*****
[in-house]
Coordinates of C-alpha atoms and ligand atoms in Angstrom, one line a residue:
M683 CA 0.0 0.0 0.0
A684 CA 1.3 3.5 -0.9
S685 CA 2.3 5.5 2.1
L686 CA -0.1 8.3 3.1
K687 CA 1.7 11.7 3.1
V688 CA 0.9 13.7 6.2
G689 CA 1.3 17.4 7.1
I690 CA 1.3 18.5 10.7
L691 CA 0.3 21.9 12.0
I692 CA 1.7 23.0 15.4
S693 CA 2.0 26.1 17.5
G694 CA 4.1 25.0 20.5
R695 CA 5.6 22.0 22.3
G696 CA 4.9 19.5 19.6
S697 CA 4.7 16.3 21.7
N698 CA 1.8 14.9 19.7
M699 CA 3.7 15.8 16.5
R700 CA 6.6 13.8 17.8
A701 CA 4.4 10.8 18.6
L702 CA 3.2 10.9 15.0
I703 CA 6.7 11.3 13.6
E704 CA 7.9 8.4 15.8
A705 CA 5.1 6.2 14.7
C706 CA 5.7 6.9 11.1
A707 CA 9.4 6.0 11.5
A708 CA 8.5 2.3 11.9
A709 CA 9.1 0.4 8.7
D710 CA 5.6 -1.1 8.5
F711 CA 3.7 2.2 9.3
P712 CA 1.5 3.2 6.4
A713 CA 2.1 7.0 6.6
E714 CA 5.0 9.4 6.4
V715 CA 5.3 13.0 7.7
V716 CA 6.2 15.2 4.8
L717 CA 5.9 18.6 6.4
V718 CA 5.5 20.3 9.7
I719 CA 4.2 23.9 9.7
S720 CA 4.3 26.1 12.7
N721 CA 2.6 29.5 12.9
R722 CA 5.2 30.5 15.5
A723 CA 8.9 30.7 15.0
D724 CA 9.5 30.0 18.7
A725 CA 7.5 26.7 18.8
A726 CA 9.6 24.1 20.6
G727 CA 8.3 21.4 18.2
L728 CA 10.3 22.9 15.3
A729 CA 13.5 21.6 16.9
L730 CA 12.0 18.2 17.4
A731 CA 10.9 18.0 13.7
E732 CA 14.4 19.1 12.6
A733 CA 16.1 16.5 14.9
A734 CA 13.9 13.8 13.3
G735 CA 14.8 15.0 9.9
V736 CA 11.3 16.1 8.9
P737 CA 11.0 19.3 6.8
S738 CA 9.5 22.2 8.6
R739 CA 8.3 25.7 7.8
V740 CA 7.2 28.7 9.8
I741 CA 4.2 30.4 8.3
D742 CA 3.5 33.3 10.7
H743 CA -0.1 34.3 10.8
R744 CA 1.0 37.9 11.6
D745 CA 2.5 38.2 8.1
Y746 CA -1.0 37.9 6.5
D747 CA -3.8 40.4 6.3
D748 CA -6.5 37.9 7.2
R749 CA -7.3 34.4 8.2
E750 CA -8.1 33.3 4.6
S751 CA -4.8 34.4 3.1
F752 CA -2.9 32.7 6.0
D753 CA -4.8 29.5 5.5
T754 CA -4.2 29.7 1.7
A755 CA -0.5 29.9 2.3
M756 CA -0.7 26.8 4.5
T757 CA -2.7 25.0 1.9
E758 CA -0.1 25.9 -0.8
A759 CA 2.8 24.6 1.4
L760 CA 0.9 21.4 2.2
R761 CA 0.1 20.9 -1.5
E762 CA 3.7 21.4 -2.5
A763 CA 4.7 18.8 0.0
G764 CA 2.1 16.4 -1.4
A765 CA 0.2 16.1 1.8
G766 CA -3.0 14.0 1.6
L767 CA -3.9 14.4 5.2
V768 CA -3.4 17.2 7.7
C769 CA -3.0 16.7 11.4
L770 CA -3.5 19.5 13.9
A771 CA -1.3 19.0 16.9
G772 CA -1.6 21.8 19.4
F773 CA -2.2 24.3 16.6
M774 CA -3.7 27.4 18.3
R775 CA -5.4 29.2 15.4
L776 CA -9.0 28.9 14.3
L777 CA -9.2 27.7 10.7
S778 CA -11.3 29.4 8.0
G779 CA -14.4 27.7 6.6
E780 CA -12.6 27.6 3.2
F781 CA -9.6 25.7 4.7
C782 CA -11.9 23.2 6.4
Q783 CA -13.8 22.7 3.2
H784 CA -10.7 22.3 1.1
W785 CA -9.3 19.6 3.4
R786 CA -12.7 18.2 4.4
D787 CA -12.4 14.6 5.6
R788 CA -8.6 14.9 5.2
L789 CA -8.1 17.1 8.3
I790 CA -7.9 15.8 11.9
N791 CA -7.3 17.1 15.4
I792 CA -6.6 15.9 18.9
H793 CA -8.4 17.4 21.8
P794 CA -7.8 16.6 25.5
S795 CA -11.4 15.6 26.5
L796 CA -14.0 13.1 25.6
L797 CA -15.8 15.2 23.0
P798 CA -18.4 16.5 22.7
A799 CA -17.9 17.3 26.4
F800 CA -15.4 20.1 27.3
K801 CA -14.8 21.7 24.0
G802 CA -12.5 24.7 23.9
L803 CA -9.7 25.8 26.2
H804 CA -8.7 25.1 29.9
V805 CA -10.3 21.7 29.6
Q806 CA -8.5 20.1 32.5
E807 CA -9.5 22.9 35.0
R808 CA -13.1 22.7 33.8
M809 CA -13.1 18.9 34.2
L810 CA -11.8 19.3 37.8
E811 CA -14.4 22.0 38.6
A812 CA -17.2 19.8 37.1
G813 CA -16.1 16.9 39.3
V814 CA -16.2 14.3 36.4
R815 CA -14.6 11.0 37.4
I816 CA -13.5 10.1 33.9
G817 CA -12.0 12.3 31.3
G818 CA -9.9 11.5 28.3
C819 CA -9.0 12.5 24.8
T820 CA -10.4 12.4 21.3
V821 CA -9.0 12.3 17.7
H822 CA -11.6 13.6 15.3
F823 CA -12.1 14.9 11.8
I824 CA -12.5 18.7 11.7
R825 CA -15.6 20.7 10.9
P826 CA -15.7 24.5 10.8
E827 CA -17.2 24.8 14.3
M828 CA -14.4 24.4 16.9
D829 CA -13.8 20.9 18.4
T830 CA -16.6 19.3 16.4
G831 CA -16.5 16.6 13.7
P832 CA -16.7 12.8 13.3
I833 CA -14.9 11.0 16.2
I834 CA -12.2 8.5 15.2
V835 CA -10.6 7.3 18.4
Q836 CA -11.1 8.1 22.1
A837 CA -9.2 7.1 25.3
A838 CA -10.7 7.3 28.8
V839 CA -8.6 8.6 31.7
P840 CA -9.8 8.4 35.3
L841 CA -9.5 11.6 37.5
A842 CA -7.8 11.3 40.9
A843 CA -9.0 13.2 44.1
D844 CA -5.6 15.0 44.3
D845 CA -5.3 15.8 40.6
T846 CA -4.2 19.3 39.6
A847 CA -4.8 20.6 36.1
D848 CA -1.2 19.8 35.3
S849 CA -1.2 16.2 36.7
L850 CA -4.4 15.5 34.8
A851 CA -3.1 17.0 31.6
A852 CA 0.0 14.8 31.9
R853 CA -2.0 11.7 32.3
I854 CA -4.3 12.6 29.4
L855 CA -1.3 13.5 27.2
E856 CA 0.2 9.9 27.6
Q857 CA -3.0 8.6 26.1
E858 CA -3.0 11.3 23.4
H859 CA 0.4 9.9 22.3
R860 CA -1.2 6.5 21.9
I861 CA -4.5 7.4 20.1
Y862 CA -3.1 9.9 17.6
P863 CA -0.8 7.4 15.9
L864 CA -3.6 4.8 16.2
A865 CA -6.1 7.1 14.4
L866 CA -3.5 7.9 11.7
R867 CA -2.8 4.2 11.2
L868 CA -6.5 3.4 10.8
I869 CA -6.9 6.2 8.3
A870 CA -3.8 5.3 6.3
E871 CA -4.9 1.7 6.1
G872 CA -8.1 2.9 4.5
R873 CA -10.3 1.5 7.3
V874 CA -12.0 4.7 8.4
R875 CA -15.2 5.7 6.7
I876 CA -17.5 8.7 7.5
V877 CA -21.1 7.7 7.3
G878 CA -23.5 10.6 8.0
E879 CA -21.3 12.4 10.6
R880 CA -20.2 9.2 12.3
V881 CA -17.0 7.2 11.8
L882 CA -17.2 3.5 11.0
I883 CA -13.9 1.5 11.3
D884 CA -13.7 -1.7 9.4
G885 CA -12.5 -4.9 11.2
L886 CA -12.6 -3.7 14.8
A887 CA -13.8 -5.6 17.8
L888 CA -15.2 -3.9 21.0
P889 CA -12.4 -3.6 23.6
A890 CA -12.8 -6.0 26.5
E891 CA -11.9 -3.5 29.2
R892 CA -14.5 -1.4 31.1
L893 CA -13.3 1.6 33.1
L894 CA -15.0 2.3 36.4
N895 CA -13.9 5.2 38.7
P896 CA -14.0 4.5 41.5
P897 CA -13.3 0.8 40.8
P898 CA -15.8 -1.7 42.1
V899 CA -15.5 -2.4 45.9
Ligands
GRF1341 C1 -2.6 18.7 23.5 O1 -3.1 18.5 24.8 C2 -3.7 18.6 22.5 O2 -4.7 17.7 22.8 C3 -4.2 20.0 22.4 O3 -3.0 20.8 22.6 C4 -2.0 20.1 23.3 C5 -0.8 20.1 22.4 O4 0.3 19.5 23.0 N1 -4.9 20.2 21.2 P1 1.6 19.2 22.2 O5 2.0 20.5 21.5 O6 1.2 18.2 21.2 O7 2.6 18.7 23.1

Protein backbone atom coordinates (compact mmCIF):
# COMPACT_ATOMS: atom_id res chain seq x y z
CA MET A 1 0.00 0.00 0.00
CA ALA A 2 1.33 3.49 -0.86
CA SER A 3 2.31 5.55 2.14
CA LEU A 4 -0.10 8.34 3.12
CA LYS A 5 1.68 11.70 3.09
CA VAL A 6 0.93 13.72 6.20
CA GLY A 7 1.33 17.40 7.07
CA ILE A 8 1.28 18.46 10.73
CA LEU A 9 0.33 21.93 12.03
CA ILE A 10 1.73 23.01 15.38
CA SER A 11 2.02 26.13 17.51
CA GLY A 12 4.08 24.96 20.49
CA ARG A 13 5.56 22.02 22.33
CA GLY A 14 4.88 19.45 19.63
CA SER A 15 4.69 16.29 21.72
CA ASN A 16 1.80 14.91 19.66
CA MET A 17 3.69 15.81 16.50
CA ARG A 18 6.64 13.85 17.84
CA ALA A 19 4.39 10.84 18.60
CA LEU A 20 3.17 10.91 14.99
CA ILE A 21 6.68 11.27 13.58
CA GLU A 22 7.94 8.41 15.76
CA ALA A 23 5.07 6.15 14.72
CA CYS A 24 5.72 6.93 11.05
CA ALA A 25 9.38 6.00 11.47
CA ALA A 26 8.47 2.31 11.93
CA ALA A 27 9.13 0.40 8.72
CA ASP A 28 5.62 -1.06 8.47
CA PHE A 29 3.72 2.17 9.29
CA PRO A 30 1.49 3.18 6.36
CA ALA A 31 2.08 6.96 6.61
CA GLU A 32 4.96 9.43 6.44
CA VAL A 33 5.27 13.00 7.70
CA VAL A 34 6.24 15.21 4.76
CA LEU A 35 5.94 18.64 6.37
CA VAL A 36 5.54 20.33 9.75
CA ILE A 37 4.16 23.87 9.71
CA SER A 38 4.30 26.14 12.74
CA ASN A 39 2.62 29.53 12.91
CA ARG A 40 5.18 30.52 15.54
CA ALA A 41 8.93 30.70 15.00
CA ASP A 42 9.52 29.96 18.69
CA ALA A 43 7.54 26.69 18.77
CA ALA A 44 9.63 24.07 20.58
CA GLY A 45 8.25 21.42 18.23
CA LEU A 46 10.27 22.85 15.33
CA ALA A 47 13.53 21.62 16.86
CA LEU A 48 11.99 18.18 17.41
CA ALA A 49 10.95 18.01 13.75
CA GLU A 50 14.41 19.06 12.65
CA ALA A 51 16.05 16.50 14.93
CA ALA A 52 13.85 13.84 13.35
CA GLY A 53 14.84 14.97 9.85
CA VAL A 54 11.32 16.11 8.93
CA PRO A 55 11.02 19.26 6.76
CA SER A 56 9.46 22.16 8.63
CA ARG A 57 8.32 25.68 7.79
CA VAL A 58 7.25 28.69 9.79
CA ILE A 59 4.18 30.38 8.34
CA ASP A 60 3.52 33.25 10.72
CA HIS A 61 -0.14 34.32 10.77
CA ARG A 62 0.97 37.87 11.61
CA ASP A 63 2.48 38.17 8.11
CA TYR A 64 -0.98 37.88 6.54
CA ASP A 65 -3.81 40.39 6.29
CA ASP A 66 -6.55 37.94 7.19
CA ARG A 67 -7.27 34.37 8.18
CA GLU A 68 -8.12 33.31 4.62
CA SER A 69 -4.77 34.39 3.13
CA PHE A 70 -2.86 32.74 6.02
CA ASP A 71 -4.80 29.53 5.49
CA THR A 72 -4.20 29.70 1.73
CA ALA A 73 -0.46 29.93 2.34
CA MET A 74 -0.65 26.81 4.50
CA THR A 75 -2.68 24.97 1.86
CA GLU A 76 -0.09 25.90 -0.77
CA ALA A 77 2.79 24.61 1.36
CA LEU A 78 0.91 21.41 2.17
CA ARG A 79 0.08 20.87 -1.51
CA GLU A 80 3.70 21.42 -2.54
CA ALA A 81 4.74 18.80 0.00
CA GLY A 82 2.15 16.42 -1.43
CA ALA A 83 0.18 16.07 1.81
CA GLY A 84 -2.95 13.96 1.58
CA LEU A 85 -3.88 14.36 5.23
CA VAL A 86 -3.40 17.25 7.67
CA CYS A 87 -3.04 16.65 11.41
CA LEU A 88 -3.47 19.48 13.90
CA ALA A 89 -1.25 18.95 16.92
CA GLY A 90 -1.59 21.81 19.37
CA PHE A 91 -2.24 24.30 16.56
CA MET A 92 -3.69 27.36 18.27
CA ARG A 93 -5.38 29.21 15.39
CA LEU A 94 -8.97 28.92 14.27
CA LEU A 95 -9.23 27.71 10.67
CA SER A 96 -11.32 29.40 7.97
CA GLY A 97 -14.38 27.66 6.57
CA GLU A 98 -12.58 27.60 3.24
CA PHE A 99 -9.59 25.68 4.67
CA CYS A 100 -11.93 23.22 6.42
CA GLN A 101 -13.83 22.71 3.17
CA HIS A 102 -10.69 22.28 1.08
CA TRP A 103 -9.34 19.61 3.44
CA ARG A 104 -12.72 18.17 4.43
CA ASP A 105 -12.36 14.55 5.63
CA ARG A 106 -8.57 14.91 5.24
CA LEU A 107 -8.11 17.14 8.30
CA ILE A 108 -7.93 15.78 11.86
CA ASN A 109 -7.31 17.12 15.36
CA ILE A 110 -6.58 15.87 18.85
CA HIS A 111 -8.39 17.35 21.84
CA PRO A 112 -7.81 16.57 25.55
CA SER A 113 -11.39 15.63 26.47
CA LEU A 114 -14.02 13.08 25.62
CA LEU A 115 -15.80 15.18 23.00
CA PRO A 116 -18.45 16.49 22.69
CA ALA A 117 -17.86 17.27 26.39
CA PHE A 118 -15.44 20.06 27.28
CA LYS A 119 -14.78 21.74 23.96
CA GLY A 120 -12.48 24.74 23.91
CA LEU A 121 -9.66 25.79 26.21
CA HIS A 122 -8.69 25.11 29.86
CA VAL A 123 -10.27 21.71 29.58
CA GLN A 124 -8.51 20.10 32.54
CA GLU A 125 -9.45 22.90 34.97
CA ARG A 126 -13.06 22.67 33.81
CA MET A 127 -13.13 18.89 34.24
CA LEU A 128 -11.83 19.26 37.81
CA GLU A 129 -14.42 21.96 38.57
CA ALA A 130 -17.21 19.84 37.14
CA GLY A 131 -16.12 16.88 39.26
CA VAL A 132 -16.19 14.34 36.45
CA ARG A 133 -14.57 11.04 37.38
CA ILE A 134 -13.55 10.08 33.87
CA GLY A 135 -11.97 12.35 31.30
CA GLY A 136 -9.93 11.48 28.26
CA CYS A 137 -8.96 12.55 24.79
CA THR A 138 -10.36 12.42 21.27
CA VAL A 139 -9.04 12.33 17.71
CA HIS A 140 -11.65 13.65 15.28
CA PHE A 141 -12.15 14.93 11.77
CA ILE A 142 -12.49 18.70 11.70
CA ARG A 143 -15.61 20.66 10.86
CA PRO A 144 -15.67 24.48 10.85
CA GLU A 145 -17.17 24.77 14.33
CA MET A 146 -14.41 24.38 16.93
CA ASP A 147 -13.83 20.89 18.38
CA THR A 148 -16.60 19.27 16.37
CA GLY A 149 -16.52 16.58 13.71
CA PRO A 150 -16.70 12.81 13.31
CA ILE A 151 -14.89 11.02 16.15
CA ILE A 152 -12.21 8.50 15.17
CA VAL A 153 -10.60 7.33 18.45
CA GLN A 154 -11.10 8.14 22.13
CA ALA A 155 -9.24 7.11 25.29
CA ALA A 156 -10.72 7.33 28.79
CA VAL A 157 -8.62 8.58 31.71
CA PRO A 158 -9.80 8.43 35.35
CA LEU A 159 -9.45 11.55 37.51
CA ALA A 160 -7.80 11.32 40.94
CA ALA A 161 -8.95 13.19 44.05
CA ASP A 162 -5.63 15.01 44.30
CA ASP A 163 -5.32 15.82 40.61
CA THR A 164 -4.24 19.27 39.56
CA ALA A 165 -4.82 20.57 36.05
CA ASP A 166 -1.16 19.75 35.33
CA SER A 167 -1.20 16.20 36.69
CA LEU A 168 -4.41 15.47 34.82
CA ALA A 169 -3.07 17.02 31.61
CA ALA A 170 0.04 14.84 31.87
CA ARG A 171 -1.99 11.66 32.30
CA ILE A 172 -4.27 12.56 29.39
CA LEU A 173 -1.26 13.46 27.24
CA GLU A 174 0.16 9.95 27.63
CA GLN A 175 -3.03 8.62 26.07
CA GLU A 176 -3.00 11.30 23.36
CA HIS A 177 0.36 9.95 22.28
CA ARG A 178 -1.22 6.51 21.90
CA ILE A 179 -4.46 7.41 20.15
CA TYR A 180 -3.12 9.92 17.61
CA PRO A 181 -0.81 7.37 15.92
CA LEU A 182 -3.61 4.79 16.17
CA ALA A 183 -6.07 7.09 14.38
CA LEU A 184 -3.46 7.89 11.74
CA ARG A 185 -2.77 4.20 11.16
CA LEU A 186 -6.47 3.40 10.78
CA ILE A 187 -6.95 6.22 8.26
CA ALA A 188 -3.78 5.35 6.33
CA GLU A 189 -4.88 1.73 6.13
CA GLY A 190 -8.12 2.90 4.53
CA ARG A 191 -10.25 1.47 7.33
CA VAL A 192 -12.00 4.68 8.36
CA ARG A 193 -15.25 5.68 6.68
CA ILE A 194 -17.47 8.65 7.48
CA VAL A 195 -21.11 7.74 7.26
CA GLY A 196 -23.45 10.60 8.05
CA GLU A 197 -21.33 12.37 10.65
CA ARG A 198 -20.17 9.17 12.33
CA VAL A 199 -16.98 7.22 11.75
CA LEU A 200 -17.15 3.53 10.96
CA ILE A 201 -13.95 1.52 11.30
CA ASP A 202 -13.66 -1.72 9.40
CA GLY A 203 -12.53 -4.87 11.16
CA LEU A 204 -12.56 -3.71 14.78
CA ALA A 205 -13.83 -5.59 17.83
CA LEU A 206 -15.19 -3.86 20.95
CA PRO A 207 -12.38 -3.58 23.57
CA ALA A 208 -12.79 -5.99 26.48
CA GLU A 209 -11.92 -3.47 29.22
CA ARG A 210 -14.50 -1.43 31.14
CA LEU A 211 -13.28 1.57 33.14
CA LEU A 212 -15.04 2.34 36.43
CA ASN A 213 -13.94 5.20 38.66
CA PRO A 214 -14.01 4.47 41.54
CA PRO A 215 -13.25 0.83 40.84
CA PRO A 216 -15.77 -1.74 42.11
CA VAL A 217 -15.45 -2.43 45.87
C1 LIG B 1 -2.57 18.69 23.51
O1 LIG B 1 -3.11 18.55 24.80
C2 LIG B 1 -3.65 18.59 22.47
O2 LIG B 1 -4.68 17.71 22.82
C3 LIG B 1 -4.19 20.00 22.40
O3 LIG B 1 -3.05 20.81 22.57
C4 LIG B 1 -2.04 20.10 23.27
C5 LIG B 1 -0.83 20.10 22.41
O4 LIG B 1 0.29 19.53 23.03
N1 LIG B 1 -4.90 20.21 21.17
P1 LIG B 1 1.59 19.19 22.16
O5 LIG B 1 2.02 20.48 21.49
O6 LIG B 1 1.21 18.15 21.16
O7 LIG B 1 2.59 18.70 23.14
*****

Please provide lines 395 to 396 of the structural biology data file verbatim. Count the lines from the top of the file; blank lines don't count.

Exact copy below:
CA ILE A 172 -4.27 12.56 29.39
CA LEU A 173 -1.26 13.46 27.24